Forget NLP, customers need TLC


Years ago, neuro-linguistic programming (NLP) emerged as revolutionary approach to customer/sales psychology.  All one needed to do was to mirror customer behavior and customers would buy, buy, buy.  Some people might call the technique psychological manipulation and they might be right.  One thing is certain – IT customers just don’t engage and don’t commit as often or as readily as the general population.  Our techno-think approach to getting customers to buy into our solutions with NLP and related ideas is ill-conceived. What customers need is TLC (Tender Loving Communication).

Considering the short history of information technology (IT) you’ll notice a relatively young, immature industry with an intangible product (software).  When you couple the complexities of technology with high IQ of programmers (watch CBS’s Big Bang Theory comedy show for personality clues) it’s no wonder that IT customers feel intimidated on IT projects.

In the words of Clint Eastwood “What we have here is a failure to communicate.”

The IT world has progressed remarkably in terms of technical solutions and usability in the past few years, yet the (dis)connection  with customers has never been greater.  The infamous CHAOS reports (by the Standish Group) aside from the nuances of measurement in their studies concurs with other major studies showing that a mere 1/3 of IT projects succeed in meeting customer requirements and are delivered on schedule and on budget.

Customers don’t need more models, more approaches or more intimidation. What they need is tender loving communication (TLC) – in their own language.  How to gain this perspective as a software developer?  Here’s a few easy ways:

  • Read what your customers and stakeholders read (magazines, articles, websites). If you don’t know what these are, visit them and see what magazines are on their desks and ask them what journals are important to their business.
  • Find out the emerging trends facing your customers. Ask them what challenges keep them up at night. Start a dialogue about their daily challenges (aside from technology!)
  • Job shadow. Along the lines of the new television show Undercover Boss – ask to spend a day just observing what your customers do during a regular day.  (Maybe this could become a new “Take your IT person to Work day”?)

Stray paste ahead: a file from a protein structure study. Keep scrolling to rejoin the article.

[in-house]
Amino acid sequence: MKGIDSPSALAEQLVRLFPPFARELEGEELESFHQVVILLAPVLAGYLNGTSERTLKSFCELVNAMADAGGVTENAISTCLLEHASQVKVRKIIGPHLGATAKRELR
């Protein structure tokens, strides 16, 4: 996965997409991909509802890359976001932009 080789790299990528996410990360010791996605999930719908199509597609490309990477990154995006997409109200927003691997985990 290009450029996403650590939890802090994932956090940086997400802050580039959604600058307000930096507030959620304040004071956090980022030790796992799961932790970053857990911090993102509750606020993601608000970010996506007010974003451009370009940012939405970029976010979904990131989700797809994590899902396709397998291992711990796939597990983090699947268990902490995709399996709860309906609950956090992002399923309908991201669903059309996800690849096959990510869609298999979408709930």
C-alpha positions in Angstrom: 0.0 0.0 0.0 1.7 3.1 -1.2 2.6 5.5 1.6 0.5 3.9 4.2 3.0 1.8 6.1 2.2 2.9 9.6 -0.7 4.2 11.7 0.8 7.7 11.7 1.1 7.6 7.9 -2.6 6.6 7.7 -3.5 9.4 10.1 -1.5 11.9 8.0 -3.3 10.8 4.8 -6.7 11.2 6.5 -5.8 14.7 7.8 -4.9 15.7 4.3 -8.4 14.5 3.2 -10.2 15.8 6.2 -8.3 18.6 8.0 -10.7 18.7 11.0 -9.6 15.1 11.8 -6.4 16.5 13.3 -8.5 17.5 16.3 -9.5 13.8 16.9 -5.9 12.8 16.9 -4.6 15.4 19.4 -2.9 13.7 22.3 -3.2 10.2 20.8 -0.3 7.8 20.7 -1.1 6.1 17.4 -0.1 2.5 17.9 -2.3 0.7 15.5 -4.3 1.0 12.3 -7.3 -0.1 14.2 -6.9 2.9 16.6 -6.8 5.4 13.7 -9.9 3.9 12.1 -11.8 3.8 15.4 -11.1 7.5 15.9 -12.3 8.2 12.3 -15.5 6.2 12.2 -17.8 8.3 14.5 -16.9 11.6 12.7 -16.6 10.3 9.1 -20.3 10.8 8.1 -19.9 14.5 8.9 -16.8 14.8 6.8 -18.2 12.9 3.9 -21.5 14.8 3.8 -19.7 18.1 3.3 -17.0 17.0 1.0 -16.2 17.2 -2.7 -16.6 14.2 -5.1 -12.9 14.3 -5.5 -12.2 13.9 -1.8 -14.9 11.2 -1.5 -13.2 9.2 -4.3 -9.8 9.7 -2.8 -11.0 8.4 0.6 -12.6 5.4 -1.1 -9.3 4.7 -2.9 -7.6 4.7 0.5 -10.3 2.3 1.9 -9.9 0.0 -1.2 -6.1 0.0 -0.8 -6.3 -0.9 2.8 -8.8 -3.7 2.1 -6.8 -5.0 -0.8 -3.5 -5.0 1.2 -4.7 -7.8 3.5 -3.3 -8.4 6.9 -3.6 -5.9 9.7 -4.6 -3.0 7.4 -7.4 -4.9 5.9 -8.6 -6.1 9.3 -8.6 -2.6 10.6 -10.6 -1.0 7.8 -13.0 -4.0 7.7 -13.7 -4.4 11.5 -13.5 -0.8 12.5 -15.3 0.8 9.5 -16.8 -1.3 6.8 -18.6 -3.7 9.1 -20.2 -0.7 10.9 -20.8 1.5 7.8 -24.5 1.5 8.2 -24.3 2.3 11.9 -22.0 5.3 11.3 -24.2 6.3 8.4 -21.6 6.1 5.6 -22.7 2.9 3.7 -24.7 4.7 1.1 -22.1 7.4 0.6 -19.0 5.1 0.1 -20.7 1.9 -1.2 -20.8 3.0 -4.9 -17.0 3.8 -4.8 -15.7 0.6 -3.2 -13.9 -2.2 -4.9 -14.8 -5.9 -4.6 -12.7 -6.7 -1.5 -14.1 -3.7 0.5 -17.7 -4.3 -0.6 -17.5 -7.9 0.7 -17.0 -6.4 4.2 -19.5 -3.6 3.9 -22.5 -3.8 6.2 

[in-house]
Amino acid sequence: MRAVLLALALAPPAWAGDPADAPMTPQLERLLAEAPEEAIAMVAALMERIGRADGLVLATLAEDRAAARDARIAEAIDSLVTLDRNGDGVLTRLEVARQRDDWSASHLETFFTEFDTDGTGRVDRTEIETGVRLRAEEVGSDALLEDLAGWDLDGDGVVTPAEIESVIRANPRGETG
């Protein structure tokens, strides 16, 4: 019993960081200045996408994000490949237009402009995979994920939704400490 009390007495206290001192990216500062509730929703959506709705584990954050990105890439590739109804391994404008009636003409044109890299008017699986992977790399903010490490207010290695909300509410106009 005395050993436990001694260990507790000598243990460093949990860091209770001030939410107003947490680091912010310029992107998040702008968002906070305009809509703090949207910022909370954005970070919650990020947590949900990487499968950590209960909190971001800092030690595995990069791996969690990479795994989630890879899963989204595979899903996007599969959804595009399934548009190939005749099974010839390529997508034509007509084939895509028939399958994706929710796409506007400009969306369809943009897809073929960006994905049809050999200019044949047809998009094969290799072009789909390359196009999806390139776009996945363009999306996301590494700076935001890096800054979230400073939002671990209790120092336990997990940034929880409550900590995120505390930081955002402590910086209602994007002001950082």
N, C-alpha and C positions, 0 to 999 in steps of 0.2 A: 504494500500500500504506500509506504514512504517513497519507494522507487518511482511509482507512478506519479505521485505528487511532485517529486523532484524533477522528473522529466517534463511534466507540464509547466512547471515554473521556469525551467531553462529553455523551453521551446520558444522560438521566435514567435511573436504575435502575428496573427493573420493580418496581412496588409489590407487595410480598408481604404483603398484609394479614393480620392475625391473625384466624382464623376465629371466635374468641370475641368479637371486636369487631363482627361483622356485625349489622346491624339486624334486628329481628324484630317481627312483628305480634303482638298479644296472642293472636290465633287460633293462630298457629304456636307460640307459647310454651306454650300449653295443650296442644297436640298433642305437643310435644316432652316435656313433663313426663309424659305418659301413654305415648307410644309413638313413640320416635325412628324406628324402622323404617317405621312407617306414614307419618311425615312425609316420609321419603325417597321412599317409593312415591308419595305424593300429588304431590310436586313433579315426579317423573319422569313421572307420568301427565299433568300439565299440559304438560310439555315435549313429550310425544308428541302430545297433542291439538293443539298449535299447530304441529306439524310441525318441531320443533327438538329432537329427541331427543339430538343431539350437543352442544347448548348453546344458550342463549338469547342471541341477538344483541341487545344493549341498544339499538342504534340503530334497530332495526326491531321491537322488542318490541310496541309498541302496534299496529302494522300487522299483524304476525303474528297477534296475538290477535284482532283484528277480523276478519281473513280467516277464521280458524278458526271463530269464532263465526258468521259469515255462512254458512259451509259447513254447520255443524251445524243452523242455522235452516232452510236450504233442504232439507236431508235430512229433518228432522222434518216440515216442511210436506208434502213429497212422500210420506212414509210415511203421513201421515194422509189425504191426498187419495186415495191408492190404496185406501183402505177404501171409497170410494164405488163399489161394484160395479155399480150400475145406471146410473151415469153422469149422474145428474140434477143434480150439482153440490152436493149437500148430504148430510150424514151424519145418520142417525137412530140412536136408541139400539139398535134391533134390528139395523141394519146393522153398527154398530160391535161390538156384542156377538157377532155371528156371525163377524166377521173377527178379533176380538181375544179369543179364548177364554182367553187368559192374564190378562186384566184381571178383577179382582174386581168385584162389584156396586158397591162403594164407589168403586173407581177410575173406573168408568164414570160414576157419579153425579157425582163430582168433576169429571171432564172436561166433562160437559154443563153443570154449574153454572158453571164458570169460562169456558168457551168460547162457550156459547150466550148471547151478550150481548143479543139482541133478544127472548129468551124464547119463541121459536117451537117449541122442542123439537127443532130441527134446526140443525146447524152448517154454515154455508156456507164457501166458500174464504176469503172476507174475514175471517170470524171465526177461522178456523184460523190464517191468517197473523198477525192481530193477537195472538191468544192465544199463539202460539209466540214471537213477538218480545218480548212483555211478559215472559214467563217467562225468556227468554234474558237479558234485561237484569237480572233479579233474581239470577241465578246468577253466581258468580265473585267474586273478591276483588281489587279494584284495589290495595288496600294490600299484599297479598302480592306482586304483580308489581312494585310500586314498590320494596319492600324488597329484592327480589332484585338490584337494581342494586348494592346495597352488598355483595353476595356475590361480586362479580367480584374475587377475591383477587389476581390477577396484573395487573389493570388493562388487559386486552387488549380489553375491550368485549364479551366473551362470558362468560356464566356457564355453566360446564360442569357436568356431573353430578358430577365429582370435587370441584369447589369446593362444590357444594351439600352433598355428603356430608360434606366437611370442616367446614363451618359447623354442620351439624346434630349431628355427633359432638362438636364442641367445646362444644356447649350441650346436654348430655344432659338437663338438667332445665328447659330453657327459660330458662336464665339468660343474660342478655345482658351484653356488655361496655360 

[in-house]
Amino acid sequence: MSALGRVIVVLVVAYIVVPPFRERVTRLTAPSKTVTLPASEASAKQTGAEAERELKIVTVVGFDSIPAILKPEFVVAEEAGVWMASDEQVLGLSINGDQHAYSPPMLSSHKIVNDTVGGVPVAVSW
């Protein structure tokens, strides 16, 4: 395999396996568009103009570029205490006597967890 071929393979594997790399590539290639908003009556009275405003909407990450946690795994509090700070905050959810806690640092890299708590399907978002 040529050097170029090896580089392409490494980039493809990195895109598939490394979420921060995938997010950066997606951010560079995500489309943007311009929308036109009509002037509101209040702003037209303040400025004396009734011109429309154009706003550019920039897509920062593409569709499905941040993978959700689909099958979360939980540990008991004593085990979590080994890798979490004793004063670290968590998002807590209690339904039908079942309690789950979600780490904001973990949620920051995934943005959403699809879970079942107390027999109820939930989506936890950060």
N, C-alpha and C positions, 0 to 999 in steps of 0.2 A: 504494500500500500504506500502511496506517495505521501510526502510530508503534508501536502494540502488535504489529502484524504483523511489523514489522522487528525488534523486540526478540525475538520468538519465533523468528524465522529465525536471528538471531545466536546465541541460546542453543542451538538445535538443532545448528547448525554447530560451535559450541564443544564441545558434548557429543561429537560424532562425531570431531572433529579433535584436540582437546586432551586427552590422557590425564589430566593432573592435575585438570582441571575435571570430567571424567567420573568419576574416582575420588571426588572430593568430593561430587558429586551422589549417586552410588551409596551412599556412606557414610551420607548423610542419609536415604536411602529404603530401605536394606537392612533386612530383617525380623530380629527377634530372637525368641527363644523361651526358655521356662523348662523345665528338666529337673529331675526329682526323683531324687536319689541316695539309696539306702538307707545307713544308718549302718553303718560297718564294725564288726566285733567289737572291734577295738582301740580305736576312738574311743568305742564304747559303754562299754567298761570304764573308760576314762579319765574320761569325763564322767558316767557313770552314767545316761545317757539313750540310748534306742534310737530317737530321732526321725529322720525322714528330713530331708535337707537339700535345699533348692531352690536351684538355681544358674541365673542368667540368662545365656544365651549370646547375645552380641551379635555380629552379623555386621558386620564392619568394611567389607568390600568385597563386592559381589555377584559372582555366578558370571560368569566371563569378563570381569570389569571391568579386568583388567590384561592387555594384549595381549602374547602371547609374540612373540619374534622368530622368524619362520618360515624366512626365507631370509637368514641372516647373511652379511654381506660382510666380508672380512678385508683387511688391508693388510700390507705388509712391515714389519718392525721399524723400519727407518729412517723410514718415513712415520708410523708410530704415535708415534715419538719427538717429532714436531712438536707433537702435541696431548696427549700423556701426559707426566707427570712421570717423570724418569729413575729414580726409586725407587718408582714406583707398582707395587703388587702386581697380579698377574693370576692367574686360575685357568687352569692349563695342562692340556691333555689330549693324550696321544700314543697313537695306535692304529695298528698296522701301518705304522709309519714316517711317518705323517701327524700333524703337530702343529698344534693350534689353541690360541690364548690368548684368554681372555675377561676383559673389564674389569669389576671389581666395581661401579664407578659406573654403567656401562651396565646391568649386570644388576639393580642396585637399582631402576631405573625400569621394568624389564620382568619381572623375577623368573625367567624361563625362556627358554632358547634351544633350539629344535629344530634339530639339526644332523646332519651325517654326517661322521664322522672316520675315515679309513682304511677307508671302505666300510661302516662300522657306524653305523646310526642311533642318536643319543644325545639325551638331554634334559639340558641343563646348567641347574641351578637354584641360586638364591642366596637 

• Take a walk around your customer’s site. In person visits to your customer’s place of work can be eye-opening and refreshing. Always ask your customer first though before simply showing up.
  • Ask, ask, ask – show an interest in the people. Somethimes there’s so much technology (e-mail, voicemail, teleconferencing, etc.) standing between true communication in the same office space that the human nature of communication becomes secondary to iPhones, blackberry’s and pc’s.  Take a few minutes at the beginning of a telephone call with your customers to find out how their day is really going instead of the “fine, fine how are you” rhetoric.
  • Read and research. I’ve been on many IT projects where the development team has been frustrated by a lack of response and participation by the customer group.  “It’s not our job to specify their requirements, that’s their job” is a familiar lament.  Take the time to do some research and brush up in your customer’s terminology and watch how much more open and receptive your customers may become.

By walking a mile in your customer’s moccasins so to speak, you’ll discover that customers are humans too – and with a bit of TLC (tender loving communication), client engagement will increase – and your rework will decrease.  A few simple ideas, no new models – just common sense.

To your successful projects!

Carol

Carol Dekkers
email: dekkers@qualityplustech.com
http://www.qualityplustech.com/

For more information on northernSCOPE(TM) visit www.fisma.fi (in English pages) and for soon to be announced training dates in Copenhagen, Denmark and Amsterdam, Holland, visit www.qualityplustech.com.
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=======Copyright 2010, Carol Dekkers ALL RIGHTS RESERVED =======

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2 responses to “Forget NLP, customers need TLC

  1. Martin Bendig

    You list some good points that are worth to look at when getting to know your customer’s world – assumed that he or she is using all these channels.

    Can you give me some further links to the sources you mention? I’d be curious to read some of the texts where they promise you that you only need “to mirror customer behavior and customers would buy, buy, buy.” Sounds as if their authors had some funny ways of understanding the spirit of NLP. Who knows what their poor customers or readers bought instead of what they expected?

    Currently, I still feel not so convinced about the moccassins. Am I now staring at them from outside, or already walking in them? Maybe this is one of the steps to approach them and get inside.

    Kind regards, Martin

    Like

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